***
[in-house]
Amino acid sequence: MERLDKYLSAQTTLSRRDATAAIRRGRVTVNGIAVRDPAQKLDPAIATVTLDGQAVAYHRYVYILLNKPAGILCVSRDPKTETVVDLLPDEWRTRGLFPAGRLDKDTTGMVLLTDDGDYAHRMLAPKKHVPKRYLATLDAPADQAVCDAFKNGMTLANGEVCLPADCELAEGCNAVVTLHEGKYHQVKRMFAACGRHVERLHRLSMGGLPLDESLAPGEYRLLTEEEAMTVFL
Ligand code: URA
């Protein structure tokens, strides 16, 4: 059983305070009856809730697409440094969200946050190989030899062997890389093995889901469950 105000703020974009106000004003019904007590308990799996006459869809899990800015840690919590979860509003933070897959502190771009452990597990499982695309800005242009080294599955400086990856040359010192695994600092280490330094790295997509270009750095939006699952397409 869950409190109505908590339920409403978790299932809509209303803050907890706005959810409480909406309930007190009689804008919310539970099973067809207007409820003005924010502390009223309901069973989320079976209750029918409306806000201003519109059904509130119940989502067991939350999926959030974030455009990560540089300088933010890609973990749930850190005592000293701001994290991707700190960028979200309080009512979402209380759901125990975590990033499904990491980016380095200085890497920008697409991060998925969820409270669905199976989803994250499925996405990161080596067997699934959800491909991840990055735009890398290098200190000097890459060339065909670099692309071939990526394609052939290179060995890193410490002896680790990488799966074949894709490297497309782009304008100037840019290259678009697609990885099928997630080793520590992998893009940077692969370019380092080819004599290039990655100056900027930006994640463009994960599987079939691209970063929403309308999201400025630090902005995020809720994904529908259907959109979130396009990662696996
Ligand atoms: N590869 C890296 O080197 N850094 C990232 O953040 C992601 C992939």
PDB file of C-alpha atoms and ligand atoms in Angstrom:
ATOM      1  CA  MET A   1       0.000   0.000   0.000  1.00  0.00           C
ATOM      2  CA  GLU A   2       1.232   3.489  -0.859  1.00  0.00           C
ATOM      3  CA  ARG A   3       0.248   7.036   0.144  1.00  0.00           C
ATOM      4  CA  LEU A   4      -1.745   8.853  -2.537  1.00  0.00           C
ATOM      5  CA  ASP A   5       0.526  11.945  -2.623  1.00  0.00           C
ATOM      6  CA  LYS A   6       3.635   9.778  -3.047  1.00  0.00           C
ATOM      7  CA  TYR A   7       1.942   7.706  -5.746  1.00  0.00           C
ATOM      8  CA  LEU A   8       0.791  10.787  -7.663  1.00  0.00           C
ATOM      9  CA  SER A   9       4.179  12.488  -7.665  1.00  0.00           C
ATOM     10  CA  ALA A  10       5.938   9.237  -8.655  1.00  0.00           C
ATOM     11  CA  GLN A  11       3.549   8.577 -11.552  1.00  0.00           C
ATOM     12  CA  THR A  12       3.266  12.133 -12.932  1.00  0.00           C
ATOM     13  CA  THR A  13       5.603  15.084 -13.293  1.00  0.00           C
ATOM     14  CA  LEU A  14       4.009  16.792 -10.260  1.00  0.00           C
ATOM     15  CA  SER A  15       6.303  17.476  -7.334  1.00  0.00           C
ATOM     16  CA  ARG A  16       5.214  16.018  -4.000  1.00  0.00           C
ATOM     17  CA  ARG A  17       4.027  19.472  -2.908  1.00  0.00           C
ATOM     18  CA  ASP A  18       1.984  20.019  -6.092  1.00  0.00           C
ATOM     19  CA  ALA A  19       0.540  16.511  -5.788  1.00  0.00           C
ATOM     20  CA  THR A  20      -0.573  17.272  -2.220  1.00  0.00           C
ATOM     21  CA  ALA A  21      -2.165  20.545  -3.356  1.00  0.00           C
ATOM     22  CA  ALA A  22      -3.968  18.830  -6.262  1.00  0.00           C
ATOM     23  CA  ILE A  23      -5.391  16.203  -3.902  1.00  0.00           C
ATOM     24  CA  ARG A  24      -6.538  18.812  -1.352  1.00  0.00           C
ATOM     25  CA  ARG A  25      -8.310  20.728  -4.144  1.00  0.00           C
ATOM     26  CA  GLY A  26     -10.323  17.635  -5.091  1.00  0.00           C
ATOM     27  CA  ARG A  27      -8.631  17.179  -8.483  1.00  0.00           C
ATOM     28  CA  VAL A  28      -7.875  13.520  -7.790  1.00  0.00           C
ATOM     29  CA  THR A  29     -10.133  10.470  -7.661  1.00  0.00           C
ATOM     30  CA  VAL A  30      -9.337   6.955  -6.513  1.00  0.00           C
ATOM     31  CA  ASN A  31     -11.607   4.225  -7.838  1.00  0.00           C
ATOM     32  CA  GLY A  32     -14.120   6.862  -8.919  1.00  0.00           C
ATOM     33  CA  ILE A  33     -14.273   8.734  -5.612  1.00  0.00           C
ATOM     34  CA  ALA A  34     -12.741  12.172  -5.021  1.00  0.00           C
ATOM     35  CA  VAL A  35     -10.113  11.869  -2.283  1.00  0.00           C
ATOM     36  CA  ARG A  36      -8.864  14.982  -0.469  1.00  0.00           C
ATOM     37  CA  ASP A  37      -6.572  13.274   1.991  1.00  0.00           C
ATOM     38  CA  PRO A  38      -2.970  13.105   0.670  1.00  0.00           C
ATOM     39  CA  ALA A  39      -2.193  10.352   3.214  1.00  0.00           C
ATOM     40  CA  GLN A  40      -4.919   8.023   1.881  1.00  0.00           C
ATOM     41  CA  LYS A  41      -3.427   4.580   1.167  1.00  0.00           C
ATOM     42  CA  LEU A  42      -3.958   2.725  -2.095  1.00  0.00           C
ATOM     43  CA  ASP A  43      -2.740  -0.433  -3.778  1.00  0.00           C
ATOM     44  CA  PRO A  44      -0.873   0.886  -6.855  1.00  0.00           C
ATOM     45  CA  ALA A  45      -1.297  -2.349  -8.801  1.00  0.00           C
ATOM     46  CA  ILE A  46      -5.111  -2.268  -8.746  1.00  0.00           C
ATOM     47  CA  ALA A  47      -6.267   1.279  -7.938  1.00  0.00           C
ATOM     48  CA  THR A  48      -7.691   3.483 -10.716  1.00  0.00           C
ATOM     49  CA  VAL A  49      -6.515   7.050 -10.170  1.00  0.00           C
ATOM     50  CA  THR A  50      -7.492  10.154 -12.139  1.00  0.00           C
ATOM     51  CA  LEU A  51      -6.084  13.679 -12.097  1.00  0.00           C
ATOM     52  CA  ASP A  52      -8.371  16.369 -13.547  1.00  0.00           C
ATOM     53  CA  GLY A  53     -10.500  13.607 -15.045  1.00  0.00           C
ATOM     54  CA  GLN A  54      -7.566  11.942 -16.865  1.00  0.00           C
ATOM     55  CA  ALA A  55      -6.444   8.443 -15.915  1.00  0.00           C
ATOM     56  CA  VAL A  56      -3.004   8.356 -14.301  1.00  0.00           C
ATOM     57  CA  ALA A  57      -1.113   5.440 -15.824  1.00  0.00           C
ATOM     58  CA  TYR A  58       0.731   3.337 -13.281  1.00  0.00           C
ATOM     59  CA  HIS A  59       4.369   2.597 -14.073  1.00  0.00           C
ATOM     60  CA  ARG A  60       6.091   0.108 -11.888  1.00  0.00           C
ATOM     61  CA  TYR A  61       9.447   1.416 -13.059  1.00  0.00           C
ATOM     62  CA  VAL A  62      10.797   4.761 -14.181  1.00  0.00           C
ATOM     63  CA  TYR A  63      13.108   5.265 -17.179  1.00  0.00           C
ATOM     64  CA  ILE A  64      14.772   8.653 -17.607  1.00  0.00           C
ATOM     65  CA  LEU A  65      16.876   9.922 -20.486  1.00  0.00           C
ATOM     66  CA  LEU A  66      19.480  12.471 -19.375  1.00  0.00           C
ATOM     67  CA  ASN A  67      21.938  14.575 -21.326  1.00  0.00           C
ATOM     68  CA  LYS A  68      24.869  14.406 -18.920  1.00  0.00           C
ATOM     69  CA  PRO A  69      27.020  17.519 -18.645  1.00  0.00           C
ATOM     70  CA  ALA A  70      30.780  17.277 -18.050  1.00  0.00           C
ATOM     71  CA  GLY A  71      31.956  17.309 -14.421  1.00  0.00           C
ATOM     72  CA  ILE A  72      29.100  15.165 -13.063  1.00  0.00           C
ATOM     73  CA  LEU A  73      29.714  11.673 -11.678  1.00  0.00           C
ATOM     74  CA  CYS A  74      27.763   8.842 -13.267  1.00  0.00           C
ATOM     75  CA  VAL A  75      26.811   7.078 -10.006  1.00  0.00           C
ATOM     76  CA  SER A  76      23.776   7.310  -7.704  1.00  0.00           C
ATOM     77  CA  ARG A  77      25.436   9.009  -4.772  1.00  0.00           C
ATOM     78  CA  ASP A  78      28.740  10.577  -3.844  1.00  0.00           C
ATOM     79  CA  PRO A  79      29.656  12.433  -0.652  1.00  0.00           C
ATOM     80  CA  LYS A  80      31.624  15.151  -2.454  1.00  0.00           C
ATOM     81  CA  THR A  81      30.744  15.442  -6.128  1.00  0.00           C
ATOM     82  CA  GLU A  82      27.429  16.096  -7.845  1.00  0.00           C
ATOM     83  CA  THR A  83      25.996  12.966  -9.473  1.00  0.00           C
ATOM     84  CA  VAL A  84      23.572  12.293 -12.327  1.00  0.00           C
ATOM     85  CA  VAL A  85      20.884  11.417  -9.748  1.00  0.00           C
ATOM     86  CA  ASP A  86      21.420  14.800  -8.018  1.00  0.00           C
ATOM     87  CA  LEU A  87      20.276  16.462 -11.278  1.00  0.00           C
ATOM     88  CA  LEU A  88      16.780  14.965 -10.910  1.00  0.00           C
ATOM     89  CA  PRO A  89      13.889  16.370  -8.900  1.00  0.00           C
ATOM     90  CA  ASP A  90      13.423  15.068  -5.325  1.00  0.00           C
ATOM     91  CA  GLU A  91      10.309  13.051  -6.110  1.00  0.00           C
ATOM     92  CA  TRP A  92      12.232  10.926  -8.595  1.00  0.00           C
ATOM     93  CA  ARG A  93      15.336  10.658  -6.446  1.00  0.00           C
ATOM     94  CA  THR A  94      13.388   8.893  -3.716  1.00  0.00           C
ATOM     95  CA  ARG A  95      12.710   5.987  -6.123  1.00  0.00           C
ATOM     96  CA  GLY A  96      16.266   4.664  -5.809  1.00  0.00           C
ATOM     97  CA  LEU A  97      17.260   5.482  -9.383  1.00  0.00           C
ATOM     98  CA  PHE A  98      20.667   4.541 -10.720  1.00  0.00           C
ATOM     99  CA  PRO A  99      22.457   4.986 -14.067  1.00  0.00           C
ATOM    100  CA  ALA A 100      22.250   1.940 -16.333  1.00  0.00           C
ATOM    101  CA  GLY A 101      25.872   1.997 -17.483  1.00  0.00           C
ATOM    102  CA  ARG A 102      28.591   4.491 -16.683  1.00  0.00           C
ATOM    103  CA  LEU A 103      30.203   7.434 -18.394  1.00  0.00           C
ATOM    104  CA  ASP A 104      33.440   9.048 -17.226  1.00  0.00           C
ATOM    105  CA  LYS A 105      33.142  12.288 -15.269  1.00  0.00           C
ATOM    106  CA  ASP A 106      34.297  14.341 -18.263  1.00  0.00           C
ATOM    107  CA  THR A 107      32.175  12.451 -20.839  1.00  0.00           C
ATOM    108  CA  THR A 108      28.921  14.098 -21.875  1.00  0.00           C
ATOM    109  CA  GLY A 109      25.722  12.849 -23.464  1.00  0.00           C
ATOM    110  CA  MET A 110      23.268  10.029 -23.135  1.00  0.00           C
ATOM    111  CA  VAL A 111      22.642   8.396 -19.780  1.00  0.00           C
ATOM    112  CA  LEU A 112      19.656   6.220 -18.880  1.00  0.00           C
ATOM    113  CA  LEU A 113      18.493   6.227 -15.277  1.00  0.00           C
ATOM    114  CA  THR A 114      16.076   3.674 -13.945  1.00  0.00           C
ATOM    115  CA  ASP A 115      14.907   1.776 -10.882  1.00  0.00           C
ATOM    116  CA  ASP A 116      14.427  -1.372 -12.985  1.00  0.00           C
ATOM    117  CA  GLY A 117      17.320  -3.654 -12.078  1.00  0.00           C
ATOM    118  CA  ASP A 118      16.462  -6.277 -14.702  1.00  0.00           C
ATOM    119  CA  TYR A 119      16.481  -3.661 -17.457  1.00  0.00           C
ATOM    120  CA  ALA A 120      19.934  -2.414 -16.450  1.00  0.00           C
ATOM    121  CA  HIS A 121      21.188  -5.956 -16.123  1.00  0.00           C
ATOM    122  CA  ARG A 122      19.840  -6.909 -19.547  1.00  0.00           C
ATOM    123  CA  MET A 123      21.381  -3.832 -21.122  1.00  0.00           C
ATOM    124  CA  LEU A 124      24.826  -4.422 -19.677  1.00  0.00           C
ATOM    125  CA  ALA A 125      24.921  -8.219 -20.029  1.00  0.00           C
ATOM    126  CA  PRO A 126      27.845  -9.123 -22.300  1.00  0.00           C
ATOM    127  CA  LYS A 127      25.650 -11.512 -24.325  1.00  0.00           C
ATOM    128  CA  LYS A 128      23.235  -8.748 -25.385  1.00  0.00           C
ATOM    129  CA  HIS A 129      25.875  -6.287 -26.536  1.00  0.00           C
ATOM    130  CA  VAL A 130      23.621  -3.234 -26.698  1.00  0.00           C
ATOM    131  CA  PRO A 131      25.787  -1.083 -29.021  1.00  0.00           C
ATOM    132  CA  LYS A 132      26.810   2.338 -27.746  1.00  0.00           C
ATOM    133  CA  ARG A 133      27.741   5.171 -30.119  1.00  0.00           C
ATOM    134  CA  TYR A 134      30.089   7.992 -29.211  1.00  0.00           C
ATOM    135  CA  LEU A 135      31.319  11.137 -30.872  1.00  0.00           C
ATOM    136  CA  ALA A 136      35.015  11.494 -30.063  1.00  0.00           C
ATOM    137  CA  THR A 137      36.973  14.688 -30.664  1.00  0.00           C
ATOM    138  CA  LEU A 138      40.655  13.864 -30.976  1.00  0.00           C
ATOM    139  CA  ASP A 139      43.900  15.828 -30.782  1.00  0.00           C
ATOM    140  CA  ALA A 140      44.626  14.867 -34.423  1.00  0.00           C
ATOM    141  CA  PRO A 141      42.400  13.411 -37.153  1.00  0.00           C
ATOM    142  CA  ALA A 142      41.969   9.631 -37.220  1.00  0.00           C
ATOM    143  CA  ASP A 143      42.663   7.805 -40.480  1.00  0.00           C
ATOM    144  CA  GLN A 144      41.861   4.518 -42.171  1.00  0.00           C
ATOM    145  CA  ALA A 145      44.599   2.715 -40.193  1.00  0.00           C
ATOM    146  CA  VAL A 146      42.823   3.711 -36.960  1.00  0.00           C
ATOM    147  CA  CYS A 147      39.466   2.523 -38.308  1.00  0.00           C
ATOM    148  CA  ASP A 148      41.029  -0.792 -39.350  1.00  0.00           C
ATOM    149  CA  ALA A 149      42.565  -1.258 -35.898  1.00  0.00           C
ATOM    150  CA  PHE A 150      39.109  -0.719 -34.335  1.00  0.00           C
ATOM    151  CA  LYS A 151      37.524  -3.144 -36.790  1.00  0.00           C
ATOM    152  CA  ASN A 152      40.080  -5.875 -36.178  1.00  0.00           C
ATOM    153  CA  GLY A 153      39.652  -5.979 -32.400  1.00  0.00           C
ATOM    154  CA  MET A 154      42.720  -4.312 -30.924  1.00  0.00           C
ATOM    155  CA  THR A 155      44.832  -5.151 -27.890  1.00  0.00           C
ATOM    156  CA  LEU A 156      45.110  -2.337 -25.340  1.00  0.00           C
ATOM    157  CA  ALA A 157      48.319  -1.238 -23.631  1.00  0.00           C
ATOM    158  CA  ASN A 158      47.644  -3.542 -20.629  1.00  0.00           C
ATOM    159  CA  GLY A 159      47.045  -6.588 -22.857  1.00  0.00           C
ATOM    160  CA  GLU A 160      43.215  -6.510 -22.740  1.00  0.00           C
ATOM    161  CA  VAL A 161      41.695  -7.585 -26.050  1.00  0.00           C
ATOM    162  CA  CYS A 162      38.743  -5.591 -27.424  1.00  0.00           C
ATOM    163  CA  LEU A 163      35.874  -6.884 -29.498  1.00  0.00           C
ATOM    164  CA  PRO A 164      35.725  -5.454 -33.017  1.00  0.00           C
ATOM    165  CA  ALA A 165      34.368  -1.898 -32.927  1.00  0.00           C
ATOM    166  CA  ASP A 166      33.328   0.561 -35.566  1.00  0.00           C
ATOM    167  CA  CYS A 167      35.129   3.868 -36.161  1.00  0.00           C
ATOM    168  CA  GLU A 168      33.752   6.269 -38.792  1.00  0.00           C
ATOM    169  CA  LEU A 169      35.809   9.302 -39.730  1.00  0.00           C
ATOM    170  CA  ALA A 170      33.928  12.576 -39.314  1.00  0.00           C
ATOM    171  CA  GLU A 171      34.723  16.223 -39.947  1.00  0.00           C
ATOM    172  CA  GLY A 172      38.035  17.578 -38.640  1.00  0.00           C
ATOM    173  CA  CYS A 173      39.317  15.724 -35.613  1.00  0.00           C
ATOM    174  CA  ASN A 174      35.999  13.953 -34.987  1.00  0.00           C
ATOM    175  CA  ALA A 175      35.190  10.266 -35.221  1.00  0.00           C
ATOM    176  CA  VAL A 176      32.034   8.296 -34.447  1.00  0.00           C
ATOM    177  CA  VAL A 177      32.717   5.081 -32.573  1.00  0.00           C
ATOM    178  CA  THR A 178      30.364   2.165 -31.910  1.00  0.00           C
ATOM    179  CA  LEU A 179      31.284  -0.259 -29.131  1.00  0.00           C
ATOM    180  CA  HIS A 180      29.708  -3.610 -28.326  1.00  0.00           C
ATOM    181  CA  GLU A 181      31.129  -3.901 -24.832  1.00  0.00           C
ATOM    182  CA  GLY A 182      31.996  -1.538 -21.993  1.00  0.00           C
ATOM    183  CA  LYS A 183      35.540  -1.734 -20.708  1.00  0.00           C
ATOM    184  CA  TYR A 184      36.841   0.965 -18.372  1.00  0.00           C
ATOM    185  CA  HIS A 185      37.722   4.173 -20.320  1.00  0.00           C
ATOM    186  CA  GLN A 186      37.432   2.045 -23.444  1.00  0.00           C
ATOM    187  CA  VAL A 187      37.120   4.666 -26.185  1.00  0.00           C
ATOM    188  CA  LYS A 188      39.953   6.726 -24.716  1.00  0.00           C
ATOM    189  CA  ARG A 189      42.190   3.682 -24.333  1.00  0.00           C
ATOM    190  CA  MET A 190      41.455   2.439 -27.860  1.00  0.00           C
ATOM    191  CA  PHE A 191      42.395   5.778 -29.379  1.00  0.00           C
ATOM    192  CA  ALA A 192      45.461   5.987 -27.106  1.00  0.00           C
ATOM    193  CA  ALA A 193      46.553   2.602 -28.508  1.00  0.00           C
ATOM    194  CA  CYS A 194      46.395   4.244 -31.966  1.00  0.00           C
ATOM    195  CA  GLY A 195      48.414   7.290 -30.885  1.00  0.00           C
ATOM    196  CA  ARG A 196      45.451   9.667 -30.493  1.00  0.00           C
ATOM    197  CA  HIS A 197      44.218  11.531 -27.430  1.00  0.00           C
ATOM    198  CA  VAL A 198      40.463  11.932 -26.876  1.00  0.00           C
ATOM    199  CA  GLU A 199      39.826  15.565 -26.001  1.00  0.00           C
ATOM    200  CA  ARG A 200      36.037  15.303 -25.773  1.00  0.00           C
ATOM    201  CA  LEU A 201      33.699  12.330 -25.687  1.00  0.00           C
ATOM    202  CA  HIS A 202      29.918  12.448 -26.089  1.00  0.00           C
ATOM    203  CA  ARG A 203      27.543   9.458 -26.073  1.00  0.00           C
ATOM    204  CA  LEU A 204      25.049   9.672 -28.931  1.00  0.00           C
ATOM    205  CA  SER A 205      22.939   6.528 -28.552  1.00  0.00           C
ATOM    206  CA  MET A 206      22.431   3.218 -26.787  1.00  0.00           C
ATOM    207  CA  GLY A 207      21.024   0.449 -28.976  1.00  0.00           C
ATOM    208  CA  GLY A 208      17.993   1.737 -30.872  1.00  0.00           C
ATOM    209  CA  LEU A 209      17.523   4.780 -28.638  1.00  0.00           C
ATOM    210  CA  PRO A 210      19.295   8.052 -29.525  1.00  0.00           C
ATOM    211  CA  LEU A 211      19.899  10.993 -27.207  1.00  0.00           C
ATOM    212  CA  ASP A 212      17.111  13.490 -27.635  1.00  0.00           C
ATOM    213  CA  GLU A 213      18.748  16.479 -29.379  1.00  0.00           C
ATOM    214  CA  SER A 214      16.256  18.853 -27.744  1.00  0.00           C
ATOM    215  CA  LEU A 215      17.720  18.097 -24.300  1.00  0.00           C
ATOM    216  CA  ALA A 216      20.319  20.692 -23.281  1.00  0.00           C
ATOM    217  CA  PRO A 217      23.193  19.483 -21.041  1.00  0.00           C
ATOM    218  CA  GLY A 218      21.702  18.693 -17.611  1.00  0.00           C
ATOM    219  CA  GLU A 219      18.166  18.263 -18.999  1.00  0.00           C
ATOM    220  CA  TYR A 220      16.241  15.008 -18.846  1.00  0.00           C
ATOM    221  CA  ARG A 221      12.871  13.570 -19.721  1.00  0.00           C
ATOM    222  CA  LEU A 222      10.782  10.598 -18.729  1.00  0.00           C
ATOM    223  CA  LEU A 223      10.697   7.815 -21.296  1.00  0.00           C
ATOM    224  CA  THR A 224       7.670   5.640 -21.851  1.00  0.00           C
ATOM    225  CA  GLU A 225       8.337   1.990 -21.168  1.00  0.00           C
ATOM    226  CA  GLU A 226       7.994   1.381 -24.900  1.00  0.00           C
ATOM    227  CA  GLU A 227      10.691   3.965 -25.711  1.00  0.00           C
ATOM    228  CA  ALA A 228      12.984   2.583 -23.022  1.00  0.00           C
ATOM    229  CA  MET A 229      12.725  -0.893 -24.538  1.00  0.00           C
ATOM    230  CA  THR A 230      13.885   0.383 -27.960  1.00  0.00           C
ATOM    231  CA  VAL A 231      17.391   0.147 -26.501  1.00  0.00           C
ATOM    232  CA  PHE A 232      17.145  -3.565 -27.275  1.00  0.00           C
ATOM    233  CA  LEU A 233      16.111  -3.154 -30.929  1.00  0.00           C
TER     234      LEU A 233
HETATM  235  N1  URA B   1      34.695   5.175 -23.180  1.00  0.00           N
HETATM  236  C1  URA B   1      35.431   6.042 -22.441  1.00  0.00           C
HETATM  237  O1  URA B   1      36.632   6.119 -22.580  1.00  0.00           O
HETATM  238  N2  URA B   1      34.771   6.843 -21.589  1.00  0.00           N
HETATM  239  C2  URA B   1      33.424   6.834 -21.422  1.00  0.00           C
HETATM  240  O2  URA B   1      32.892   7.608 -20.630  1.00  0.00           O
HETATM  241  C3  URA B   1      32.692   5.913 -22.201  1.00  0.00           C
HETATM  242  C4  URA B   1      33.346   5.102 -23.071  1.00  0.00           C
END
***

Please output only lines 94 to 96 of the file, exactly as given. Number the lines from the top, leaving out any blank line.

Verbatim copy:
ATOM     88  CA  LEU A  88      16.780  14.965 -10.910  1.00  0.00           C
ATOM     89  CA  PRO A  89      13.889  16.370  -8.900  1.00  0.00           C
ATOM     90  CA  ASP A  90      13.423  15.068  -5.325  1.00  0.00           C